Legal Aid – the Scottish perspective


The UK government is pushing forward with plans to (further) decimate the legal aid system. In the second of a series of blog posts on Legal Aid, NCADC volunteer Jacqueline gives an overview of the impact the changes have had and will have in Scotland.

scottishflagFollowing our recent blog posts on the changes to legal aid and proposed further changes – ‘Where is Justice?‘ and  ‘Transforming Legal Aid‘ – and for the sake of clarity, it seems worth pointing out that the legal aid budget in Scotland is separate from England and Wales. Many of the changes which have taken place and which are proposed will not have any effect on Scottish legal aid policy expenditure. Over the last few years, the legal aid system in Scotland has had some changes, but they have not been nearly as drastic as those south of the border.

In 2011, the Scottish Legal Aid Board (SLAB) performed a best value review on legal aid as pertains to immigration and asylum cases. They found that expenditure had risen greatly since 2006 and concluded that some cuts needed to be made. Some changes have subsequently come into force. These include:

  • more severity in abatements at the accounts stage (the stage at which lawyers submit an account to be able to claim legal aid for work done on a particular case);
  • restriction on fees for travel (for instance, solicitors travelling to the detention centre at Dungavel to meet clients);
  • reduced rates for interpreters;
  • higher requirements for obtaining legal aid in Court of Session cases; and 
  • greater scrutiny of clients’ financial verification.

Dungavel detention centre

The travel fee restriction could potentially make it less feasible for solicitors to physically see their clients. As problematic as this is, SLAB’s review is quite comprehensive in its explanation of why they believed this particular area of expenditure to have been over-used by a small minority of firms. It was found, apparently, that some solicitors were travelling far distances (one firm was based in Dundee) to meet clients when a phone call or e-mail would have served just as well – if this is the case then it would seem that this is a reasonable restriction as it is important that legal aid funds are spent efficiently.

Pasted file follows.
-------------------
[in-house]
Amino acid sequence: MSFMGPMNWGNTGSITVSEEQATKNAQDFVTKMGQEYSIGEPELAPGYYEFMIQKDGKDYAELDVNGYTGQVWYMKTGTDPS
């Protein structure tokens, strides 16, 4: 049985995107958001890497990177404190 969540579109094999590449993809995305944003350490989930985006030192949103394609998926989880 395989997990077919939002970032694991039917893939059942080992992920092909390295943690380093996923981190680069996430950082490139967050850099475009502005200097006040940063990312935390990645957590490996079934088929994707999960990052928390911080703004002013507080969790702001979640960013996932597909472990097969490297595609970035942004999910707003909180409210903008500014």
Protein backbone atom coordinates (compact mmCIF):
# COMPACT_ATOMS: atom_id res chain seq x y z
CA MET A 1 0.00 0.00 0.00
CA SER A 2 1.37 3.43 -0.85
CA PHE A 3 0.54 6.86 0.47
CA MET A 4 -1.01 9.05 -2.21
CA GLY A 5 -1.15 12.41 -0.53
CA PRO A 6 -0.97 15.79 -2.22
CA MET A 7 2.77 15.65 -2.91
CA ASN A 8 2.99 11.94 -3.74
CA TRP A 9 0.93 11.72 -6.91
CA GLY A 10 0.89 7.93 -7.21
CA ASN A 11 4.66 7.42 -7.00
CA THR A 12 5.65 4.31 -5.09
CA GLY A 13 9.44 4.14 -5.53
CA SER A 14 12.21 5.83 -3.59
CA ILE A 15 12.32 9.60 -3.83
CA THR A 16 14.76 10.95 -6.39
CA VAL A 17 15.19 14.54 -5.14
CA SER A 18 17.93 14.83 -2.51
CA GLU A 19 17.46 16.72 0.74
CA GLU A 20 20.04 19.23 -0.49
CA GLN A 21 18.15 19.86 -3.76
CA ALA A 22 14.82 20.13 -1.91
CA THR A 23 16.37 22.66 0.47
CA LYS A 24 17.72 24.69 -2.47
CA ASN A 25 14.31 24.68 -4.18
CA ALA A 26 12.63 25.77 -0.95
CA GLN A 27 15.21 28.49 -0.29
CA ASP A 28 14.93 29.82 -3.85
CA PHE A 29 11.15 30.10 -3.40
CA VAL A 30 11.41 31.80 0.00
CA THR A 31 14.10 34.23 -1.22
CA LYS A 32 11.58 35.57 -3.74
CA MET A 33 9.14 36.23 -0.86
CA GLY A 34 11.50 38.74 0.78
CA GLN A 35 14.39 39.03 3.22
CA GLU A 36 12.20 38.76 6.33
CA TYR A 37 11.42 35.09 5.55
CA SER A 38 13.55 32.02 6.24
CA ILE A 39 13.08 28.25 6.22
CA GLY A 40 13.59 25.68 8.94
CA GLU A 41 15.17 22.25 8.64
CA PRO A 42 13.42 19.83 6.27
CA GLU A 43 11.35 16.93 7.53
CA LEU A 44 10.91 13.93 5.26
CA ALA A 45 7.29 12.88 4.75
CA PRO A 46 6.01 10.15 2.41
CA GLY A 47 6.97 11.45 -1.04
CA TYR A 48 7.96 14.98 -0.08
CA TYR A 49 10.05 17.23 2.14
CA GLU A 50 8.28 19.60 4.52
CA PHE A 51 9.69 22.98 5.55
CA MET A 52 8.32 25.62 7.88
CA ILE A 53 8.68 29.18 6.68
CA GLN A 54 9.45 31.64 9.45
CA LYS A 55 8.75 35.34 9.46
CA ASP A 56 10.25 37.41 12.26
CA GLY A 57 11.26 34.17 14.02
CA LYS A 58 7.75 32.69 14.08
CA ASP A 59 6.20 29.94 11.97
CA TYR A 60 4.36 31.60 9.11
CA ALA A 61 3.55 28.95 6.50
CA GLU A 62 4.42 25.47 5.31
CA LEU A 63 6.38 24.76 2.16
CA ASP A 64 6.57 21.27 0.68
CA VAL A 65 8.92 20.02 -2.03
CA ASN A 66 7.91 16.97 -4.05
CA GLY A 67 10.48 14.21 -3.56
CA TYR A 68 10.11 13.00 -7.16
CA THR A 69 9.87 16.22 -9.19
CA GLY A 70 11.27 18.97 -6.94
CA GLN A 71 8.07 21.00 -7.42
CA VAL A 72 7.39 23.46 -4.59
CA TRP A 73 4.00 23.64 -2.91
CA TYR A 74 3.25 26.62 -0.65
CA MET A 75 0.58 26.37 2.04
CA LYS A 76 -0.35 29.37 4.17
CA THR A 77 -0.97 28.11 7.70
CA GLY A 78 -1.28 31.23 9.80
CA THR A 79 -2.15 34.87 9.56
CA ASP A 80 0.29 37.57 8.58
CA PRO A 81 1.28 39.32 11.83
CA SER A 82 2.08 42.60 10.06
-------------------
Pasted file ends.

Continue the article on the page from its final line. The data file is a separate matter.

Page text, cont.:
On the other hand, it is not particularly clear whether the views of SLAB on what warrants a personal visit and what doesn’t would correlate with the majority of immigration solicitors’ experiences of what is necessary to ensure clients in detention are confident of the advice they are receiving. We would welcome any experiences or opinions on this, particularly from the legal profession.

Another significant consideration here is that, because most removal/deportation flights are from London airports, detainees in Scotland are likely to be moved to a detention centre nearer London prior to removal. Detainees who do not yet have a solicitor will find it more difficult to obtain legal aid. Solicitors already acting for someone in detention at Dungavel who is then moved can, in theory, continue working on the case. However, there is inevitable disruption caused to the case work if a solicitor is unable to visit their client due to time constraints (such as solicitors’ other workload and the short window in which an injunction to stop a removal/ deportation can be applied for) as well as the restriction on recoverable travel fees. Such disruption, particularly at such a critical time, will greatly prejudice clients facing removal/deportation.

The most objected to proposals by the Justice Minister, being the residency test, price-competitive tendering and the severe restriction on access to judicial review, are not to be in force in Scotland, but will still affect detainees kept at Dungavel as they are likely to be transferred to England at some point.

In Scotland there has been little news of any further domestic changes to legal aid. Hopefully, SLAB will continue to look at their options for saving money in a way which protects access to justice for the vulnerable, rather than taking inspiration from the increasingly restrictive English system. Even still, it is clear that the restrictions in England and Wales affect Scottish clients and this impact will worsen if the “Transforming Legal Aid” proposals come into force. For this reason, it is crucial that there is support from Scotland for the campaign to save legal aid in England and Wales.


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